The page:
Exterior Color: Orange/Black
Model: El Camino
Interior Color: Black
Trim: SS Clone
Number of Cylinders: 8
Drive Type: Auto
Allentown, New Jersey, United States
The Cadillac Escalade has been at or near the top of most-stolen and insurance-loss lists for more than seven years, until it dropped to number six earlier this year. In 2011 it was fitted with a host of new security features to address its easy-to-override features and that has brought the number of thefts down, but when eight of the ten most stolen rides are large SUVs from General Motors, no one will argue that something else needs to be done.
Thus, GM has fitted this same theft-deterring tech to the 2015 Suburban, Tahoe and Yukon. The Suburban and Tahoe will get the steering lock that the Escalade and Yukon already get, plus bolted-down third-row seats to deter thefts like this, stronger door lock cylinders and shields, and side-cut keys to inhibit picking.
Additional security measures in a Theft Protection Package can be purchased for $395, consisting of sensors on the greenhouse glass and interior, an incline/tilt sensor and added "key control systems" to make it more difficult for the men in black balaclavas to steal what you bought.
It won't be long before we see the official, production-ready Chevrolet SS sedan (hint: it will be revealed this weekend). And to tide us over until all of the official details are released about the US-spec version, we have this: the Holden VF Commodore SS V show car, a performance-oriented brother to the Calais V that debuted earlier in the week.
What we really want to know about the SS V is what lies underhood, but General Motors' Australian arm is keeping that under wraps until the Chevy model breaks cover this weekend. Nevertheless, it's obvious that the SS V will be a serious performer, with all sorts of aggressive cues driving that home on the car's exterior. Take a look at those 20-inch billet aluminum wheels that hide big Brembo brake calipers up front, the sculpted hood and front fascia, the wide air intakes with LED running lights and the quad exhaust pipes out back. It's like the Pontiac G8 GXP never even left us.
Inside, there's a sporty-looking interior with aluminum accents that mix in with black leather and suede surfaces, all tied together in the middle with an eight-inch MyLink touchscreen infotainment system. It looks great, and again, while we don't know anything regarding powertrain details, it makes us oh-so happy to see a manual shifter smack dab in the middle of the center console.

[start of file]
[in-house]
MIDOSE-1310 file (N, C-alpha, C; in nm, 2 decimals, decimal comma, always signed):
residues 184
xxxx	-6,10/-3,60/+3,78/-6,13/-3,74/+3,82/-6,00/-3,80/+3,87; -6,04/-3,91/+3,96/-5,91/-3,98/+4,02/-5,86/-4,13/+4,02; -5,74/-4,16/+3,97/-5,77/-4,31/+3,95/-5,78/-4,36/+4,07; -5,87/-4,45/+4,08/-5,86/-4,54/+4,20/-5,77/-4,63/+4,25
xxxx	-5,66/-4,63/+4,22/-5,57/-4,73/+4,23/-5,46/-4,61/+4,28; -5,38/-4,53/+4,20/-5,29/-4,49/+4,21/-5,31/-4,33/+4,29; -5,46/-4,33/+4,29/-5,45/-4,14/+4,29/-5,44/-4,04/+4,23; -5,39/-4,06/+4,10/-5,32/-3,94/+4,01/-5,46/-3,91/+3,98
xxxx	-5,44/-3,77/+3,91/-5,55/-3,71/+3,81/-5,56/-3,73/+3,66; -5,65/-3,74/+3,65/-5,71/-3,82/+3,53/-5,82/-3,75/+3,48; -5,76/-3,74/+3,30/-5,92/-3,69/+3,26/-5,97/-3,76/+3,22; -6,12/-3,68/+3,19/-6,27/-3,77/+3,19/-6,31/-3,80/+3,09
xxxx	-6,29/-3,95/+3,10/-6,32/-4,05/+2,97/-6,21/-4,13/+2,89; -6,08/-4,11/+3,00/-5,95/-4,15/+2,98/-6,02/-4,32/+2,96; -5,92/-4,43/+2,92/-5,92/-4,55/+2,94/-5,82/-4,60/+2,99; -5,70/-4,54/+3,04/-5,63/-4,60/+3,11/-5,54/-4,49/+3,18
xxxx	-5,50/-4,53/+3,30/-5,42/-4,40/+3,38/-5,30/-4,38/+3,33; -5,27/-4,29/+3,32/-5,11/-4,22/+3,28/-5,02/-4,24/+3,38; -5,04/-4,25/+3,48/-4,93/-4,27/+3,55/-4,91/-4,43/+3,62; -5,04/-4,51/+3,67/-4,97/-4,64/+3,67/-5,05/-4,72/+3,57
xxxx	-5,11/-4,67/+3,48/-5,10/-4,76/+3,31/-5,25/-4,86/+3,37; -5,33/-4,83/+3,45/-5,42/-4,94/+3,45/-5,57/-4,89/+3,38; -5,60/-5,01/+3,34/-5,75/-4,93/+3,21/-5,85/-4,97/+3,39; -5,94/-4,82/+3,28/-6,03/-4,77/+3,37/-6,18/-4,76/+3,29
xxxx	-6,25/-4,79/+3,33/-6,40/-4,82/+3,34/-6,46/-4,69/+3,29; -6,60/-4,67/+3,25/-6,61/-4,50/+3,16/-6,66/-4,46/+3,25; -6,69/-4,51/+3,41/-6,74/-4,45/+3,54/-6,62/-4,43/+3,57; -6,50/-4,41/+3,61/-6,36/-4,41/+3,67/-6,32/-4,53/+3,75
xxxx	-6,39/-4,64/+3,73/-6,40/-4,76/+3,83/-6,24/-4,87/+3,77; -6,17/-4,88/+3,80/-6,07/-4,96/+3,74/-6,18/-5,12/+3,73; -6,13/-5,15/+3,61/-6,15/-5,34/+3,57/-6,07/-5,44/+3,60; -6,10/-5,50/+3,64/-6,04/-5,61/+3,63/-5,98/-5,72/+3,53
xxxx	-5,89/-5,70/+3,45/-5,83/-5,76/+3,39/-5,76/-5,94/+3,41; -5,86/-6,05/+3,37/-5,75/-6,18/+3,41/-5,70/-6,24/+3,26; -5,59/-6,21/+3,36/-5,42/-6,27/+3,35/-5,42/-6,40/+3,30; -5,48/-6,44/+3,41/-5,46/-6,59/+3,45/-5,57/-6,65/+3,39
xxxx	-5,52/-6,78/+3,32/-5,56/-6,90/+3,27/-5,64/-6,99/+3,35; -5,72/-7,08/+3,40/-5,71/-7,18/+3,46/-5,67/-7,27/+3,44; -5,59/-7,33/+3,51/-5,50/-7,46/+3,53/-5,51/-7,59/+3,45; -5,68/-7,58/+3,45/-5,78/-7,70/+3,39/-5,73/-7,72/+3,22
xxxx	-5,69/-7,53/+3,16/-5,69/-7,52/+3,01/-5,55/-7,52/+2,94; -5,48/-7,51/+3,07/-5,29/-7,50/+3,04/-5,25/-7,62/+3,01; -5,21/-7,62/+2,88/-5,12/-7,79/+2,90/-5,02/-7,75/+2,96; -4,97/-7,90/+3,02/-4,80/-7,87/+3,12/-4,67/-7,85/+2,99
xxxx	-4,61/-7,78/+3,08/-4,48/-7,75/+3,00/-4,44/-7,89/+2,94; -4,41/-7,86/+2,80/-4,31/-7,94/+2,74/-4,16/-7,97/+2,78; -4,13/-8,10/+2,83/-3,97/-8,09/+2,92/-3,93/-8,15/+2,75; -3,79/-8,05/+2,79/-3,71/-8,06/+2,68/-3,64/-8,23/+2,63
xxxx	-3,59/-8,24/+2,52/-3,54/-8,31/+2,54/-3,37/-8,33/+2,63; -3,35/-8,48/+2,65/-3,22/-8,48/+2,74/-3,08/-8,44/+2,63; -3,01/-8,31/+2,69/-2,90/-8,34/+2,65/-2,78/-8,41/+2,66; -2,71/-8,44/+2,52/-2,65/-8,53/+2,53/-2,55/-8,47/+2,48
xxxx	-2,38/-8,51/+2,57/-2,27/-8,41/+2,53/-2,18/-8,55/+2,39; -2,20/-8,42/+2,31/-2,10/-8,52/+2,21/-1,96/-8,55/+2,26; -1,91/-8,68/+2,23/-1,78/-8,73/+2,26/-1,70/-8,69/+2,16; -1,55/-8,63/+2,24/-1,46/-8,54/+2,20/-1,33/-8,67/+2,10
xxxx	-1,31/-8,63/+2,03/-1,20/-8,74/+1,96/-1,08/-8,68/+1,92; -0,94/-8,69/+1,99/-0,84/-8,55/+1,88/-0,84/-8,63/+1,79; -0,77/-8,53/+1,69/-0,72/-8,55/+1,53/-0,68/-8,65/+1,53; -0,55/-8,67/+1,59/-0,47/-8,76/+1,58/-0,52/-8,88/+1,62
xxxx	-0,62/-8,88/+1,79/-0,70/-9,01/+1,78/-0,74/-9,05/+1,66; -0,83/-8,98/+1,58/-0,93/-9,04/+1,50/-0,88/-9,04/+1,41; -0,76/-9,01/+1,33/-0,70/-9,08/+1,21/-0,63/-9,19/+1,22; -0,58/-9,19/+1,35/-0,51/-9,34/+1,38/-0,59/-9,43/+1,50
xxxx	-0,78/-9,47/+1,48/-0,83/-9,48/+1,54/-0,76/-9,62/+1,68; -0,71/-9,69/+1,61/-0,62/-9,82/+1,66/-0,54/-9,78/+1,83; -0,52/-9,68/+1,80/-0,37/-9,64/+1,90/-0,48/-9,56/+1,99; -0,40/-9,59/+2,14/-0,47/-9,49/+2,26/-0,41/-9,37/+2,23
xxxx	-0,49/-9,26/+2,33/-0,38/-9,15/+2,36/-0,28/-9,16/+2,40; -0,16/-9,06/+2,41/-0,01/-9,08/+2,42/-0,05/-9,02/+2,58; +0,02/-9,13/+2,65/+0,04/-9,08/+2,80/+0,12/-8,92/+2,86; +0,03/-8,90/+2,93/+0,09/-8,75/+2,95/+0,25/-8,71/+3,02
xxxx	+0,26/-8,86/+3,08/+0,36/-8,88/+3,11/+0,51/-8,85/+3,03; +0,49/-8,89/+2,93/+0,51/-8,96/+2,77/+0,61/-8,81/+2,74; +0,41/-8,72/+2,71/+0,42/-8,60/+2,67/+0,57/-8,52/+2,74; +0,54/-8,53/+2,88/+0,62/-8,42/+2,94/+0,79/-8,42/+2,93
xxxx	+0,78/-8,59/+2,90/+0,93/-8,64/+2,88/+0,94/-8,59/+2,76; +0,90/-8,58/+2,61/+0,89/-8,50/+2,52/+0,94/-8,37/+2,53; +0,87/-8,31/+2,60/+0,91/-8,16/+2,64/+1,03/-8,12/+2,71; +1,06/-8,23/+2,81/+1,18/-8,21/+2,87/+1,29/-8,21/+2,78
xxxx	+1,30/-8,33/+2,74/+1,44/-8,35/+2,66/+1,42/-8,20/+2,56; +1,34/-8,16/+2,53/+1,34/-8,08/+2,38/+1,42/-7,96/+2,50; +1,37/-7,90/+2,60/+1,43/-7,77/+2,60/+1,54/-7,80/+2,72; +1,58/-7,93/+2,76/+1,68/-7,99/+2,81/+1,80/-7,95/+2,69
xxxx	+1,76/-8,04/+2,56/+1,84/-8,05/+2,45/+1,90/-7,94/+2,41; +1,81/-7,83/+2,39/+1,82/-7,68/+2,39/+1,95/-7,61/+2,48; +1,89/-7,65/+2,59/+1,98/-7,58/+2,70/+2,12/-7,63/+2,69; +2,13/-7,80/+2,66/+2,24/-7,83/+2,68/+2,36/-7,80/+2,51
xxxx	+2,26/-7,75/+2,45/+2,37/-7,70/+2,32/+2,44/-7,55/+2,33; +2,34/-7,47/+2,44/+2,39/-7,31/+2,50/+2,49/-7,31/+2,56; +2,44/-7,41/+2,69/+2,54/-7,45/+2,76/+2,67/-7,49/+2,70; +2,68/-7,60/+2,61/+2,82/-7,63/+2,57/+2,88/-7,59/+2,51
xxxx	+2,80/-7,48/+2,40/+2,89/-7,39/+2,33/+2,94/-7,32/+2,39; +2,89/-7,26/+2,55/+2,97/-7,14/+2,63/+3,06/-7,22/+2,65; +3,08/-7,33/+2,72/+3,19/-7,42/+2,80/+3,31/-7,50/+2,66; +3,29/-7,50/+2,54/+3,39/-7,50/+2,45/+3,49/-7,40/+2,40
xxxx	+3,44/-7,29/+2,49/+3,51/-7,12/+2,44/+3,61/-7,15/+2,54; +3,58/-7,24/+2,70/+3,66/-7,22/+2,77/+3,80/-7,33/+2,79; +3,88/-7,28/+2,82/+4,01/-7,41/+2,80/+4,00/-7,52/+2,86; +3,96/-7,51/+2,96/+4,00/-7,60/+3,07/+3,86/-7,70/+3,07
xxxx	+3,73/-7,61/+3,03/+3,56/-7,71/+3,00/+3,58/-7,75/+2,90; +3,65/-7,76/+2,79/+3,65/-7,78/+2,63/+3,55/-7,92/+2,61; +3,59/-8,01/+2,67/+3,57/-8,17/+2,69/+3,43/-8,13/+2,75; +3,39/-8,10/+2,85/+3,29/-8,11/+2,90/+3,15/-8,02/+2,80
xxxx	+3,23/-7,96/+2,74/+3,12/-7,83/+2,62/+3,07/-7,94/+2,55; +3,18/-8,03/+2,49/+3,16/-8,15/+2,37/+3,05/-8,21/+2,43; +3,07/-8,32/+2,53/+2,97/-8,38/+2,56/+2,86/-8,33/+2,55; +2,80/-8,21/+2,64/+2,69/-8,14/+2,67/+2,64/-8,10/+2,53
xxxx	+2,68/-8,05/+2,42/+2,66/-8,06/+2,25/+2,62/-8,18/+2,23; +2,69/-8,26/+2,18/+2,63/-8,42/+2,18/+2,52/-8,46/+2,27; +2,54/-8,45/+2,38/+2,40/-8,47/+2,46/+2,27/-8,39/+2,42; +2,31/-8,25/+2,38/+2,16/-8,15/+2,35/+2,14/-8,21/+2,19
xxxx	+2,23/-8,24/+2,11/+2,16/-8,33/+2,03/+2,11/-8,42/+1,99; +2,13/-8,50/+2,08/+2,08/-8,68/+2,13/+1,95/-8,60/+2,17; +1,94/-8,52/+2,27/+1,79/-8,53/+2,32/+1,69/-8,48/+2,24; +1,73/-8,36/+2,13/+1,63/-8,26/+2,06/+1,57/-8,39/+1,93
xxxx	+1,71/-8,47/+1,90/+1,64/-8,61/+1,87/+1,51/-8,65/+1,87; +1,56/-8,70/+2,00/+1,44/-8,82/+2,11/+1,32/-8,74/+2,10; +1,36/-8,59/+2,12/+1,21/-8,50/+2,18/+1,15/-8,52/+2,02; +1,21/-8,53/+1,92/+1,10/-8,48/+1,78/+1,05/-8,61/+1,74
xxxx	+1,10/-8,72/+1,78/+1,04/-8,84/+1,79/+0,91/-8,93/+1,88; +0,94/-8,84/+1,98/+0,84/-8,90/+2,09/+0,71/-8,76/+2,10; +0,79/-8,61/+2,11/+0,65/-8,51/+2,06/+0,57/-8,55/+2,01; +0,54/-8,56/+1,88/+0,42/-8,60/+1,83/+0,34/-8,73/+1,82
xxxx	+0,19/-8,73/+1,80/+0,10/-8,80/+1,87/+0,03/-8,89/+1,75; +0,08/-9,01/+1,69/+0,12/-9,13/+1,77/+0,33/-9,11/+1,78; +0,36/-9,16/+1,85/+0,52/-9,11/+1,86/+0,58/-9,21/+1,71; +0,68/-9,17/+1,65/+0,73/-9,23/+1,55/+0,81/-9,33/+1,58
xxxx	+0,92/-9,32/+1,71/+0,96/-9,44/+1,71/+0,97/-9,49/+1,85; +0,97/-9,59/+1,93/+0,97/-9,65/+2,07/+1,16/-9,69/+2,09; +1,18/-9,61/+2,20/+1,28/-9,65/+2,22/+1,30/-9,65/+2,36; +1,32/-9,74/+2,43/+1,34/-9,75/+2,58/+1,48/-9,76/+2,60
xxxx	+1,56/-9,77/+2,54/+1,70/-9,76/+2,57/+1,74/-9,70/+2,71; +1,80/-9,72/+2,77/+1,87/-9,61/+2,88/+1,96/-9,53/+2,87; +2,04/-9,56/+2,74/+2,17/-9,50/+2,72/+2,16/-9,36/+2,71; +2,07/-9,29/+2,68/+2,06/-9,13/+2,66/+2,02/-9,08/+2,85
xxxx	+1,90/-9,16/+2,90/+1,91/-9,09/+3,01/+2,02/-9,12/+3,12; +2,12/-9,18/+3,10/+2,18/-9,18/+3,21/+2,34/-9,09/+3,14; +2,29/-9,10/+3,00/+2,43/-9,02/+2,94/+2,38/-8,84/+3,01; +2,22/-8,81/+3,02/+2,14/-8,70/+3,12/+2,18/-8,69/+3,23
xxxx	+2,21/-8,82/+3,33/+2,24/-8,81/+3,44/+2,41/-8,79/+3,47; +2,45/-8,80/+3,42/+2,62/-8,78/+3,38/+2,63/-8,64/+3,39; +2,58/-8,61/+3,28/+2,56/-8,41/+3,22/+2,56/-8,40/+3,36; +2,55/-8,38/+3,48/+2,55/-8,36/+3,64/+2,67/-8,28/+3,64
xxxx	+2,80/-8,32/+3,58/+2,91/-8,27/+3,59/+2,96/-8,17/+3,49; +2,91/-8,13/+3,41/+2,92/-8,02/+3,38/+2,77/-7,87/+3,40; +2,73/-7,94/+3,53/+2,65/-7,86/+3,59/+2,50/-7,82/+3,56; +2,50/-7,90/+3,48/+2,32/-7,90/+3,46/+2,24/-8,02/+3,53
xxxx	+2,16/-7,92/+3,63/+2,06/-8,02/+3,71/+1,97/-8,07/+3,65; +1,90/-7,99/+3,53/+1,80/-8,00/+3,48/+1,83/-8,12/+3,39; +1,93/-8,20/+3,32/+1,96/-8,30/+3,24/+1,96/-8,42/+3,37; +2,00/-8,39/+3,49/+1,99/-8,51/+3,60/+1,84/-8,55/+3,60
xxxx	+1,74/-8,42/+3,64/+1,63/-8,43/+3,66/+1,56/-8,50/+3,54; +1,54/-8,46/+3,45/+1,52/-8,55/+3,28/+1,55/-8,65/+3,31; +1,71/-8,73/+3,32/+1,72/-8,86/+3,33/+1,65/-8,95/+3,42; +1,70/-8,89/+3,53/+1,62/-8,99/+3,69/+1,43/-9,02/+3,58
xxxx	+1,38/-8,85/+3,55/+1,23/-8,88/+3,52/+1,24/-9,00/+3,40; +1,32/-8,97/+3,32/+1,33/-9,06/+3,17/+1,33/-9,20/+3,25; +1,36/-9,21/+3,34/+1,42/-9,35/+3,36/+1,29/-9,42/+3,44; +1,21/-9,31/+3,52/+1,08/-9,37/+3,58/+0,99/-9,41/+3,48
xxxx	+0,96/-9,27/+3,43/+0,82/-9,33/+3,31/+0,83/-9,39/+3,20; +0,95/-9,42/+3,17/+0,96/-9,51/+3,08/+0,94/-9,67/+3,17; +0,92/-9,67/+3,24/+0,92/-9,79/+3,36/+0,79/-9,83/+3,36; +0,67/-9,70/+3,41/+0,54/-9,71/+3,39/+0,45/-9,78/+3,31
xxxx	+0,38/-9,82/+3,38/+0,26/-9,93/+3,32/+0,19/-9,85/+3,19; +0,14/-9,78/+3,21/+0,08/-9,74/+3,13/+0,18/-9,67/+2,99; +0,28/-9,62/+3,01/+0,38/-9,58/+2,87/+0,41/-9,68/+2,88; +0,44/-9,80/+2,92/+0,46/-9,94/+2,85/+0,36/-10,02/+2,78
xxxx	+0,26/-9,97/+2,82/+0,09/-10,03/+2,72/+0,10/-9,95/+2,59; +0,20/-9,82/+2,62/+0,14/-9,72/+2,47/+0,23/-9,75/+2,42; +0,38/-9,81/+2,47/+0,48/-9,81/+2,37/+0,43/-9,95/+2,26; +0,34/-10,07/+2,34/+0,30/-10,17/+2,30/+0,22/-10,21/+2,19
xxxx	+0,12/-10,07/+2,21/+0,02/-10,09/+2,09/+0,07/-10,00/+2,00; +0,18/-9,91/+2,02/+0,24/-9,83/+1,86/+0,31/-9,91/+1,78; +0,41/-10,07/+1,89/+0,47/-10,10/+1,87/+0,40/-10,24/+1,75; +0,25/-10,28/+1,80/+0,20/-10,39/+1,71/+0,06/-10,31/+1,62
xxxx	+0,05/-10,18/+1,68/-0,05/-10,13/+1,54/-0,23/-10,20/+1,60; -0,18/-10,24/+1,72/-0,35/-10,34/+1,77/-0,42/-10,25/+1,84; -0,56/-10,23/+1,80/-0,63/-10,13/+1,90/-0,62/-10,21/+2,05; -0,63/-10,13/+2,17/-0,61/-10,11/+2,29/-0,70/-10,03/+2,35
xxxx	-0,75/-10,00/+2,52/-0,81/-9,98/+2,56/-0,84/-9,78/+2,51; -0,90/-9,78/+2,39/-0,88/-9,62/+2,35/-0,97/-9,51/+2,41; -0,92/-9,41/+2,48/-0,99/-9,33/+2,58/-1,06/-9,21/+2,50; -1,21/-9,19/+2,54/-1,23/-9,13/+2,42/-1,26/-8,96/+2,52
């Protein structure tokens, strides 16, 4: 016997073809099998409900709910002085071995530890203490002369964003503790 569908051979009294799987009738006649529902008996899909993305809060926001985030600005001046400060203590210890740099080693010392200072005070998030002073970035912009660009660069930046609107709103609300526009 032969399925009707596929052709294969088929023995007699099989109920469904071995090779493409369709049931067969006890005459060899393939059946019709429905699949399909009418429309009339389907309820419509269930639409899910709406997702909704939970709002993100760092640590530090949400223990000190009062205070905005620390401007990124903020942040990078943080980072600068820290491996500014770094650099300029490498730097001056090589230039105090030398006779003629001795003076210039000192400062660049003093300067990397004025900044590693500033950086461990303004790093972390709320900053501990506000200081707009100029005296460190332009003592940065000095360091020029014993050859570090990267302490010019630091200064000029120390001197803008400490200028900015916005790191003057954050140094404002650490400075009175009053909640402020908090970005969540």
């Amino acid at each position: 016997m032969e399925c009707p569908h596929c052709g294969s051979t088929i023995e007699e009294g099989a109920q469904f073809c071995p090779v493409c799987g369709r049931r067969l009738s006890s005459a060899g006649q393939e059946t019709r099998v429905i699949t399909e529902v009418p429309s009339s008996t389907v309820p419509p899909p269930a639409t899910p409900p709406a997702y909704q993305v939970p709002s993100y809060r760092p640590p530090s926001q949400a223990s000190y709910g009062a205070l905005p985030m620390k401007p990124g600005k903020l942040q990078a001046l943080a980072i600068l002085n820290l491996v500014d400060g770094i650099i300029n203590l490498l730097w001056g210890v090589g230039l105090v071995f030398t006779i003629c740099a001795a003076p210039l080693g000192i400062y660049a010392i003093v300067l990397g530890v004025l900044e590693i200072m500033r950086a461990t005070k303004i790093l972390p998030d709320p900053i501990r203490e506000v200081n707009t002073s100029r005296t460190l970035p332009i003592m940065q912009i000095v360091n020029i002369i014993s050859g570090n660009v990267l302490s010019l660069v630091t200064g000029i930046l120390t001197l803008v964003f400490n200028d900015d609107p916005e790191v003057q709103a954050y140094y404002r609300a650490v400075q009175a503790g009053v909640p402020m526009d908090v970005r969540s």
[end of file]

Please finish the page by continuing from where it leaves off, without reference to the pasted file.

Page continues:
Edmunds has worked up a piece that tries to figure out just how much the global Chevrolet Corvette economy is worth, a spitballed guesstimate putting the number at more than $2.5 billion with the proviso that the number is probably low. It starts by taking Corvette's new car sales of 14,132 units last year, which would equate to $714,725,900 (including destination) assuming ever car sold was a base coupe with no options. In the final tally, a little extra padding gets that number up to $750,000,000.
But that's not all. Consider this: Many of the almost 1.4 million Corvettes produced over the model's history are still on the road. There are new parts being produced and aftermarket companies like Mid-America Motorworks deaing business, that single Illinois company doing more than $40 million a year in sales. There are the Corvette events large and small, restorers who do nothing but Corvettes, salvage yards that deal only in used Corvette parts and the Corvette magazines where owners find all this stuff.
And then there are the Corvette-themed tchotchkes, every single one of which provides a tiny contribution to the huge licensing royalties that General Motors collects every year. The article admits there's no way to come to an accurate number, but it just goes to show how valuable one specific model can be to a company.